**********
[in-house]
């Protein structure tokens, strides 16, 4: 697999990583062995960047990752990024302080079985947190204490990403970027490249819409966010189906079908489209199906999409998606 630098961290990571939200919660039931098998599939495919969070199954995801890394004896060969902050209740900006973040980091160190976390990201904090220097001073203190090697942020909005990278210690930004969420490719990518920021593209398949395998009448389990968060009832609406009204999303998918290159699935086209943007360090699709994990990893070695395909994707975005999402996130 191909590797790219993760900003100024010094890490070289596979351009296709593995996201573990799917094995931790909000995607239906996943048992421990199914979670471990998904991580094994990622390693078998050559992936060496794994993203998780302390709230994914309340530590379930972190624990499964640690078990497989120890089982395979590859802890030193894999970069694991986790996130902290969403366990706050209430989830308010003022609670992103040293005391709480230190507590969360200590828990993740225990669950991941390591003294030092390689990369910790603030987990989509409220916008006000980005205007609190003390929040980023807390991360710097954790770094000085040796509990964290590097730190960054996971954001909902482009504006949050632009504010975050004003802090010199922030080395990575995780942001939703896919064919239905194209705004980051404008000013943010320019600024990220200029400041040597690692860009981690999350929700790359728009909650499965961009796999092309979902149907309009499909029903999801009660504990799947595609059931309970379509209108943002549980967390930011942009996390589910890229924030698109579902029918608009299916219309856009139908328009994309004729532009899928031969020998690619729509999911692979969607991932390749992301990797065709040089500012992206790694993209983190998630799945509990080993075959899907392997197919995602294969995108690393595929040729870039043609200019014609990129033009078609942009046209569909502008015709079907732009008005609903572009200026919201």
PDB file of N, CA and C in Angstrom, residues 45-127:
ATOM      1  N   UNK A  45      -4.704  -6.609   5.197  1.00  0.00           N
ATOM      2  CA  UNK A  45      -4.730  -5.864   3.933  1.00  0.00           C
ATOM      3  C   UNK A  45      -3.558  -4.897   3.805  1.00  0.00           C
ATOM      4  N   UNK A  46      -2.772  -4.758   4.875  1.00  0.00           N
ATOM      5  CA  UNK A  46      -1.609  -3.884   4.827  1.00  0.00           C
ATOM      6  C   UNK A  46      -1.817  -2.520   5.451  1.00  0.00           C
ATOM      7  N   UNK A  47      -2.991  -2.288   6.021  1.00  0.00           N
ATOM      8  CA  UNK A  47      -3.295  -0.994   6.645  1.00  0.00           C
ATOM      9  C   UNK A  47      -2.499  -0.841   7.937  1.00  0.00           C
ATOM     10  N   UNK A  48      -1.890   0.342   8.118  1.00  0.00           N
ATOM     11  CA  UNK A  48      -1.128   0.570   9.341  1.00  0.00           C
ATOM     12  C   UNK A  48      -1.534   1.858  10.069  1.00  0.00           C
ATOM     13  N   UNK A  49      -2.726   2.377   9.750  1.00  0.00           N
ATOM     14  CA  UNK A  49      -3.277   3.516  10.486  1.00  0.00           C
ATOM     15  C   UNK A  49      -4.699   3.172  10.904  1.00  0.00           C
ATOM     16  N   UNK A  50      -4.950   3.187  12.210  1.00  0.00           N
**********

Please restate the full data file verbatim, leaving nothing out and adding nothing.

[in-house]
């Protein structure tokens, strides 16, 4: 697999990583062995960047990752990024302080079985947190204490990403970027490249819409966010189906079908489209199906999409998606 630098961290990571939200919660039931098998599939495919969070199954995801890394004896060969902050209740900006973040980091160190976390990201904090220097001073203190090697942020909005990278210690930004969420490719990518920021593209398949395998009448389990968060009832609406009204999303998918290159699935086209943007360090699709994990990893070695395909994707975005999402996130 191909590797790219993760900003100024010094890490070289596979351009296709593995996201573990799917094995931790909000995607239906996943048992421990199914979670471990998904991580094994990622390693078998050559992936060496794994993203998780302390709230994914309340530590379930972190624990499964640690078990497989120890089982395979590859802890030193894999970069694991986790996130902290969403366990706050209430989830308010003022609670992103040293005391709480230190507590969360200590828990993740225990669950991941390591003294030092390689990369910790603030987990989509409220916008006000980005205007609190003390929040980023807390991360710097954790770094000085040796509990964290590097730190960054996971954001909902482009504006949050632009504010975050004003802090010199922030080395990575995780942001939703896919064919239905194209705004980051404008000013943010320019600024990220200029400041040597690692860009981690999350929700790359728009909650499965961009796999092309979902149907309009499909029903999801009660504990799947595609059931309970379509209108943002549980967390930011942009996390589910890229924030698109579902029918608009299916219309856009139908328009994309004729532009899928031969020998690619729509999911692979969607991932390749992301990797065709040089500012992206790694993209983190998630799945509990080993075959899907392997197919995602294969995108690393595929040729870039043609200019014609990129033009078609942009046209569909502008015709079907732009008005609903572009200026919201």
PDB file of N, CA and C in Angstrom, residues 45-127:
ATOM      1  N   UNK A  45      -4.704  -6.609   5.197  1.00  0.00           N
ATOM      2  CA  UNK A  45      -4.730  -5.864   3.933  1.00  0.00           C
ATOM      3  C   UNK A  45      -3.558  -4.897   3.805  1.00  0.00           C
ATOM      4  N   UNK A  46      -2.772  -4.758   4.875  1.00  0.00           N
ATOM      5  CA  UNK A  46      -1.609  -3.884   4.827  1.00  0.00           C
ATOM      6  C   UNK A  46      -1.817  -2.520   5.451  1.00  0.00           C
ATOM      7  N   UNK A  47      -2.991  -2.288   6.021  1.00  0.00           N
ATOM      8  CA  UNK A  47      -3.295  -0.994   6.645  1.00  0.00           C
ATOM      9  C   UNK A  47      -2.499  -0.841   7.937  1.00  0.00           C
ATOM     10  N   UNK A  48      -1.890   0.342   8.118  1.00  0.00           N
ATOM     11  CA  UNK A  48      -1.128   0.570   9.341  1.00  0.00           C
ATOM     12  C   UNK A  48      -1.534   1.858  10.069  1.00  0.00           C
ATOM     13  N   UNK A  49      -2.726   2.377   9.750  1.00  0.00           N
ATOM     14  CA  UNK A  49      -3.277   3.516  10.486  1.00  0.00           C
ATOM     15  C   UNK A  49      -4.699   3.172  10.904  1.00  0.00           C
ATOM     16  N   UNK A  50      -4.950   3.187  12.210  1.00  0.00           N